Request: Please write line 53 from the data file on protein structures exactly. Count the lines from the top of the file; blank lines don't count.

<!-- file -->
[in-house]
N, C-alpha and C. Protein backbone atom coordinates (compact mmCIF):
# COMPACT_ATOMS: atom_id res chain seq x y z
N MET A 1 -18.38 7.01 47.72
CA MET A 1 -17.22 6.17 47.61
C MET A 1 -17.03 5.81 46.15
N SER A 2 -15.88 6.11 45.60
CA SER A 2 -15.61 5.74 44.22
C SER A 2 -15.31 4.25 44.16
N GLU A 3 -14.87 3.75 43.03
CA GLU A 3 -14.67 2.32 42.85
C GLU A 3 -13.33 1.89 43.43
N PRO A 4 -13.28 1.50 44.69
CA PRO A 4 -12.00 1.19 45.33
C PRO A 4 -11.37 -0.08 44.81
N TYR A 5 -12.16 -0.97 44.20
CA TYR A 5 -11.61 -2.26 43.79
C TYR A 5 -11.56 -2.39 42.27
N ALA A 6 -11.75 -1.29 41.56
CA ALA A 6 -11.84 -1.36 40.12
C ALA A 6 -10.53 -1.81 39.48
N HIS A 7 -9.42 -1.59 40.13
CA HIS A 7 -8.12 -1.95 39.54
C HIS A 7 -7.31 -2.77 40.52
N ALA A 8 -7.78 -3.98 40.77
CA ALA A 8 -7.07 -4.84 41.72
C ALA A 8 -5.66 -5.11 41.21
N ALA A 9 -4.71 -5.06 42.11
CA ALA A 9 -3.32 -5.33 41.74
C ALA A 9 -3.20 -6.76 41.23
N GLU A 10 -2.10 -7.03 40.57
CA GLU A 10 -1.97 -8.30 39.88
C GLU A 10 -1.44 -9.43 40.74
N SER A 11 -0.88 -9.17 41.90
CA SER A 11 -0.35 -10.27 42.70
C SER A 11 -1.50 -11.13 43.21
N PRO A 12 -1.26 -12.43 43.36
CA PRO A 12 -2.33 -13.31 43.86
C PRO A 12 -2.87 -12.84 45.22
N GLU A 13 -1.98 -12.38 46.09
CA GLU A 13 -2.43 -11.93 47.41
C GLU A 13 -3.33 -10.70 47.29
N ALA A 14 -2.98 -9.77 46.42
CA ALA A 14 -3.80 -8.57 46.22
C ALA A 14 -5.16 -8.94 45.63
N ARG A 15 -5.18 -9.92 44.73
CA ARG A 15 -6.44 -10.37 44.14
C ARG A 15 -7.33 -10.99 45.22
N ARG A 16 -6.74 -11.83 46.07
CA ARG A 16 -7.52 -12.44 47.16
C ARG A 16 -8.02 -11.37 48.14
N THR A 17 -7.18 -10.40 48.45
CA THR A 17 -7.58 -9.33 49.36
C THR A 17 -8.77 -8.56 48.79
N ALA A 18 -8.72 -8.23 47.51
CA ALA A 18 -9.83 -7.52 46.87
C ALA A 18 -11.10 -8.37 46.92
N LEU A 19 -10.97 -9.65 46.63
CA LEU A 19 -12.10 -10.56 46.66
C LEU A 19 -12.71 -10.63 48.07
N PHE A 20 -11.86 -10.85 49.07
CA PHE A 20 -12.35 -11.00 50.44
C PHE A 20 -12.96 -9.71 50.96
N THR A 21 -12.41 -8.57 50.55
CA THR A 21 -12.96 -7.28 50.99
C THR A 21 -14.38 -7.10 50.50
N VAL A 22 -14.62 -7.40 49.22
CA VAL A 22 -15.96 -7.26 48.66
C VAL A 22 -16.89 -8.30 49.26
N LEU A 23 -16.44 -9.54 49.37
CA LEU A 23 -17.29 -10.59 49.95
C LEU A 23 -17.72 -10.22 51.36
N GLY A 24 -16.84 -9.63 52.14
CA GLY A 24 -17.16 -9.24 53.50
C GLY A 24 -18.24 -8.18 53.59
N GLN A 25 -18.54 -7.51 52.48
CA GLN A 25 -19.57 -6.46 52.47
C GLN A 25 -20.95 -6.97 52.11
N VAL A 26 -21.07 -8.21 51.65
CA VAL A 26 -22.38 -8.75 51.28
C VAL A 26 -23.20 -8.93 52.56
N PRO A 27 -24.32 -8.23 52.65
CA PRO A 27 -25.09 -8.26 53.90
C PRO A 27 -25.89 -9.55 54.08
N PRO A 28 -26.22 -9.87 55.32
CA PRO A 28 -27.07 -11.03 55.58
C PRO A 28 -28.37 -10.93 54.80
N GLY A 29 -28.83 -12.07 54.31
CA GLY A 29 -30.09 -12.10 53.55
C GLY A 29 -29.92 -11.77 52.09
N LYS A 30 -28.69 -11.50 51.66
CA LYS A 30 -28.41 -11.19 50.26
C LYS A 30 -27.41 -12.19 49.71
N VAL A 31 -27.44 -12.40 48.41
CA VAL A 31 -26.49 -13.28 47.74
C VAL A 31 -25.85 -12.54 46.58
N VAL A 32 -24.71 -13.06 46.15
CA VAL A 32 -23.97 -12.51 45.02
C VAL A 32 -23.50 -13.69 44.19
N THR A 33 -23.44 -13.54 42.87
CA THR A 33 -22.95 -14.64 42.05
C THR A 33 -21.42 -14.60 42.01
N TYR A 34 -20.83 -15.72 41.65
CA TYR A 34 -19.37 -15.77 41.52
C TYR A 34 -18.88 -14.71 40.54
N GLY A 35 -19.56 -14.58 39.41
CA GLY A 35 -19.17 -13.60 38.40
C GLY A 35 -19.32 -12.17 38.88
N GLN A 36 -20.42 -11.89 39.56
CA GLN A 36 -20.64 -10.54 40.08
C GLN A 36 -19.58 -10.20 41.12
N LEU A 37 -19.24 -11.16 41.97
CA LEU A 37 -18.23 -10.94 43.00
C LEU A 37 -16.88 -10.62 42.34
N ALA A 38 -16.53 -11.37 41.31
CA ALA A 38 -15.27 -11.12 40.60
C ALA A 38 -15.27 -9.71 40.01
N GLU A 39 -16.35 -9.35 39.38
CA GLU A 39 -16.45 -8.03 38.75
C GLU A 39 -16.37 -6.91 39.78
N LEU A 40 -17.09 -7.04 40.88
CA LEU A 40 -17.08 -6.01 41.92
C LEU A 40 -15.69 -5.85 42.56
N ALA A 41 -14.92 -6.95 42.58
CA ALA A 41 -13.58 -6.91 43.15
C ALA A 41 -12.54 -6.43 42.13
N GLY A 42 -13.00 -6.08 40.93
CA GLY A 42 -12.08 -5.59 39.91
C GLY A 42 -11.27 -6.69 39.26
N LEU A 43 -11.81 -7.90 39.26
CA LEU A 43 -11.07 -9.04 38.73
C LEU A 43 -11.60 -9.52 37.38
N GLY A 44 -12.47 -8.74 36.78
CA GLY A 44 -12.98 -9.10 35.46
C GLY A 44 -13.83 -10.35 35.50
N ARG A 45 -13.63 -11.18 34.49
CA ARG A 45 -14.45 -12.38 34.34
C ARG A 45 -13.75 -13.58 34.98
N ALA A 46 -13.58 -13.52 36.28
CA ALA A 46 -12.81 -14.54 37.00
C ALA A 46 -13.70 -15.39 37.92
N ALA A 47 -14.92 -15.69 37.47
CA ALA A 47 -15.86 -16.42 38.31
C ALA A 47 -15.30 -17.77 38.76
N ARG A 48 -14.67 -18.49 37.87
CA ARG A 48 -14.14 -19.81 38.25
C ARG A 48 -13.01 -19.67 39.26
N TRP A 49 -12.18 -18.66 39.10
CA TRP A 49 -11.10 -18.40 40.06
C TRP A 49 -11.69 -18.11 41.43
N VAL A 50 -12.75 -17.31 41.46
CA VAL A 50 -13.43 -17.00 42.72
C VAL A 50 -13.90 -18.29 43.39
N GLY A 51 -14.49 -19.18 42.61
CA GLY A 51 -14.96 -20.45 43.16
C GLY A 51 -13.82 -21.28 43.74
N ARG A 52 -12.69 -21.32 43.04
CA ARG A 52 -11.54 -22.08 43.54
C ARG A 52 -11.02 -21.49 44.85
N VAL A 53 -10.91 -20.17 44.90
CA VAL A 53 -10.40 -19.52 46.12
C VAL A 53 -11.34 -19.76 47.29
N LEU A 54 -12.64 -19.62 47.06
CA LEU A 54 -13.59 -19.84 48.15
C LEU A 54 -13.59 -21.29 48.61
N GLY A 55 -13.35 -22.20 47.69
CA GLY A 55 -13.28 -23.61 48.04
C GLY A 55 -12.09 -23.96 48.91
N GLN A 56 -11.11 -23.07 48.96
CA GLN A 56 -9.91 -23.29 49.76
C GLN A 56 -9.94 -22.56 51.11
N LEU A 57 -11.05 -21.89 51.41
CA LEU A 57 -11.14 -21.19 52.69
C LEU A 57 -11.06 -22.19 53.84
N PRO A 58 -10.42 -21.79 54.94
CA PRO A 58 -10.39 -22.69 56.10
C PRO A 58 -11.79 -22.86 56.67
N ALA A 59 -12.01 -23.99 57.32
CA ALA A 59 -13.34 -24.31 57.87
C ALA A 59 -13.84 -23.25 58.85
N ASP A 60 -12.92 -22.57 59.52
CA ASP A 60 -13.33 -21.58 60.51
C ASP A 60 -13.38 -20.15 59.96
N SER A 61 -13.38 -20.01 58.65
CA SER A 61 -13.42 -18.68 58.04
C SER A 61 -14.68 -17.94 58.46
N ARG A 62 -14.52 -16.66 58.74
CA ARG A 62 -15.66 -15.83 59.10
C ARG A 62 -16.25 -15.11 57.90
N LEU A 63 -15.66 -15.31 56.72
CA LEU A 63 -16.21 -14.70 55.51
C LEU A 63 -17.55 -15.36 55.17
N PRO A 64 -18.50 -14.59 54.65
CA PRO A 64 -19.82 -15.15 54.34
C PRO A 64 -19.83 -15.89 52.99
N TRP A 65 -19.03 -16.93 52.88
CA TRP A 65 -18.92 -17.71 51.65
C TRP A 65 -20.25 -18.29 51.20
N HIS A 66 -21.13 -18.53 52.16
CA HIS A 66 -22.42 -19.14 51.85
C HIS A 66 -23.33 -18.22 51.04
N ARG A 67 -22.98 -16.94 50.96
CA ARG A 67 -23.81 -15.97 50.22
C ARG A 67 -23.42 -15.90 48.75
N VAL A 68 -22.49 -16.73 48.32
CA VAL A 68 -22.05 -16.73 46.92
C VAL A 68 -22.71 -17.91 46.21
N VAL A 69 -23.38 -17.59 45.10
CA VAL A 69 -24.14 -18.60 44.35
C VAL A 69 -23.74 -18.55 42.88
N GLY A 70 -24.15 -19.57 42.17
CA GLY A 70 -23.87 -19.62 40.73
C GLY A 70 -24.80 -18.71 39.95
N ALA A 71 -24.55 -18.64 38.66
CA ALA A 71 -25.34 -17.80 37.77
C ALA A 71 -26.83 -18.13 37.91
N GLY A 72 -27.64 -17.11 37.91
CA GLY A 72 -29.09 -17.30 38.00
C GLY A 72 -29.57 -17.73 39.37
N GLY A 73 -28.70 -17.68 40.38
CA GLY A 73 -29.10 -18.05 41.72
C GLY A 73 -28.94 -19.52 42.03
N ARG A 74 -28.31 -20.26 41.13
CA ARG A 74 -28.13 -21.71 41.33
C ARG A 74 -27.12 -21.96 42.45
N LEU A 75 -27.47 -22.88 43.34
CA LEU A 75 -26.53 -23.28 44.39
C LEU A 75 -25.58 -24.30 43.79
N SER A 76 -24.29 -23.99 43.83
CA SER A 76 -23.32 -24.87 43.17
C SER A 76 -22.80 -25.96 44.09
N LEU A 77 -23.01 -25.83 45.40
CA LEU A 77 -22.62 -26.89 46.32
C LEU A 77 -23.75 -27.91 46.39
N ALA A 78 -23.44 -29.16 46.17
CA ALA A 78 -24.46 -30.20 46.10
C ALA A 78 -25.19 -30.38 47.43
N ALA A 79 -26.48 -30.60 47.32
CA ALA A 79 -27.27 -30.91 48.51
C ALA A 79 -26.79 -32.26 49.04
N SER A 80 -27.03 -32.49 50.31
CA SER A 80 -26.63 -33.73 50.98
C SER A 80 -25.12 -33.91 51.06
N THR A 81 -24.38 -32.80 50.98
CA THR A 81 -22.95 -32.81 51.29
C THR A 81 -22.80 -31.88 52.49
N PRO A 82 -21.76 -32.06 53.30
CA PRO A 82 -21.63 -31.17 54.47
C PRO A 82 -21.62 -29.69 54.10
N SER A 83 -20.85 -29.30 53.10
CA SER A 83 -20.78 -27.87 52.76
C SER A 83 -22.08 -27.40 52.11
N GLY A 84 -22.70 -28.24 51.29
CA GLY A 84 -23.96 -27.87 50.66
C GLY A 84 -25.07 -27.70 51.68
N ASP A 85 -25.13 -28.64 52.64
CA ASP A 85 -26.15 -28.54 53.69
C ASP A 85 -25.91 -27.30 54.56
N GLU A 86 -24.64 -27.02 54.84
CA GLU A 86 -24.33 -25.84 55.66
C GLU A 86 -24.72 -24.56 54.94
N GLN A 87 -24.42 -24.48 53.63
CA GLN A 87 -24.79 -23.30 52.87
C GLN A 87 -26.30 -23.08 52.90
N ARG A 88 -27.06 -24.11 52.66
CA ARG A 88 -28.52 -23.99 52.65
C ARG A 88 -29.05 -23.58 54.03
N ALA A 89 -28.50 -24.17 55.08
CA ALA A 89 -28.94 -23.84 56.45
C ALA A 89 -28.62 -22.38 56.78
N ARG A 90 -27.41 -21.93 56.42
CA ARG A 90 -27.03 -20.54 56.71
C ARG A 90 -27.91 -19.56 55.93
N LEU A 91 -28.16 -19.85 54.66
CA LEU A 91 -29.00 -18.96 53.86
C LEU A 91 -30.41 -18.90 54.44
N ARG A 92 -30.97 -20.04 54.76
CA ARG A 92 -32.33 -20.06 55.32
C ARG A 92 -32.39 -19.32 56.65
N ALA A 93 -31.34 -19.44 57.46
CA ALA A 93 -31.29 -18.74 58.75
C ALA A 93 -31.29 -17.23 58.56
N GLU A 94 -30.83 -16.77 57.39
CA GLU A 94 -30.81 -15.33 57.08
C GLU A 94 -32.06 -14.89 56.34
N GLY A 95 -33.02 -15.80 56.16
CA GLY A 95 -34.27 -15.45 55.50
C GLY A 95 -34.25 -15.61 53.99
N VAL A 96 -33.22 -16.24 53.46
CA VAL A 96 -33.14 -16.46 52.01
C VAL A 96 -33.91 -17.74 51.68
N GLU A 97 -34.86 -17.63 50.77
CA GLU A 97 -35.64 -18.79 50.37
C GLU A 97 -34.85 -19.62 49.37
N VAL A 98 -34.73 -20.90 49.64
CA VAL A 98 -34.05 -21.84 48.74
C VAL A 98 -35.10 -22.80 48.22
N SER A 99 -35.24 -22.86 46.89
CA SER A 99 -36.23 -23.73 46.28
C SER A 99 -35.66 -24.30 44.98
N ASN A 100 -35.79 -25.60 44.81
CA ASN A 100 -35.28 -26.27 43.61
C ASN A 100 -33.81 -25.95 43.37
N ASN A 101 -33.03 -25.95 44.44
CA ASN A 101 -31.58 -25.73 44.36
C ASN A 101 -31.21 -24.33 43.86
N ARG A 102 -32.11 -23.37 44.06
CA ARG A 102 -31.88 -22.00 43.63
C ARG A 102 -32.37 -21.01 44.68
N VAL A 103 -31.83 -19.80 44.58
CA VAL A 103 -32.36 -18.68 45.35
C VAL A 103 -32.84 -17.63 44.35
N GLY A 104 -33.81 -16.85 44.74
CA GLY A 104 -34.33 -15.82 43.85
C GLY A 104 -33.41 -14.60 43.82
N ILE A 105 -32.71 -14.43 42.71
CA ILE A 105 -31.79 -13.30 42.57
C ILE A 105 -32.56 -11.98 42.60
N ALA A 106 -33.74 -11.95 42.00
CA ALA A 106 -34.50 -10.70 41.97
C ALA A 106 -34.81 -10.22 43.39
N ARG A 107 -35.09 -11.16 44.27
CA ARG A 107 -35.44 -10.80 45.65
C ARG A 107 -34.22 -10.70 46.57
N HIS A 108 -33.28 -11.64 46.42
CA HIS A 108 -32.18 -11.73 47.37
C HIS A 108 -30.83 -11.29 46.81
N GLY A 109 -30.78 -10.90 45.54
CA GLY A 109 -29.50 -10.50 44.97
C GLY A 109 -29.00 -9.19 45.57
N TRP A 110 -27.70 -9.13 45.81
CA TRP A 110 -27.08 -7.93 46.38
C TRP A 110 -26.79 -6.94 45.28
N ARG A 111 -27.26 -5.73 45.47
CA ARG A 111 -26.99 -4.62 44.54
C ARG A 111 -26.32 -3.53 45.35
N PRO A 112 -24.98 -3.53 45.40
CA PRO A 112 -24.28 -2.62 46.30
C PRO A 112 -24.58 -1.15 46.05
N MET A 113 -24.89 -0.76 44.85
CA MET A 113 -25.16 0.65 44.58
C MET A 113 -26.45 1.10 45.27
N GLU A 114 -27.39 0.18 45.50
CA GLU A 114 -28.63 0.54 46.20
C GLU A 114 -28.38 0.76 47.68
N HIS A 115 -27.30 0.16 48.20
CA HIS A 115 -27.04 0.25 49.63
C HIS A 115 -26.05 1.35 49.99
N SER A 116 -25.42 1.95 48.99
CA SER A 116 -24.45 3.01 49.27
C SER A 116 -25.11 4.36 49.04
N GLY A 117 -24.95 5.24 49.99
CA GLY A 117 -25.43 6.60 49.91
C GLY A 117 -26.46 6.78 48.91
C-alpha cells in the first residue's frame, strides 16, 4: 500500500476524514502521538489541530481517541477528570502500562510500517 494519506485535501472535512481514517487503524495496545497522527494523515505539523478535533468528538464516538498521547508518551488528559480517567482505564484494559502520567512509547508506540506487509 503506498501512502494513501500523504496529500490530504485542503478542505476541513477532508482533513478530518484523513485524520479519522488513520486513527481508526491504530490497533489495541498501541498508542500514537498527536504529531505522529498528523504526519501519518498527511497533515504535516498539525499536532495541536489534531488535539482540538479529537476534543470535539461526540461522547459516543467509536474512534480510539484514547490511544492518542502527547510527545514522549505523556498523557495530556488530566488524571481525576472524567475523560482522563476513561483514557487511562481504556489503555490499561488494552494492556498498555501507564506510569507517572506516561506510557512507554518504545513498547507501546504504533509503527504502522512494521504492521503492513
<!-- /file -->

CA THR A 17 -7.58 -9.33 49.36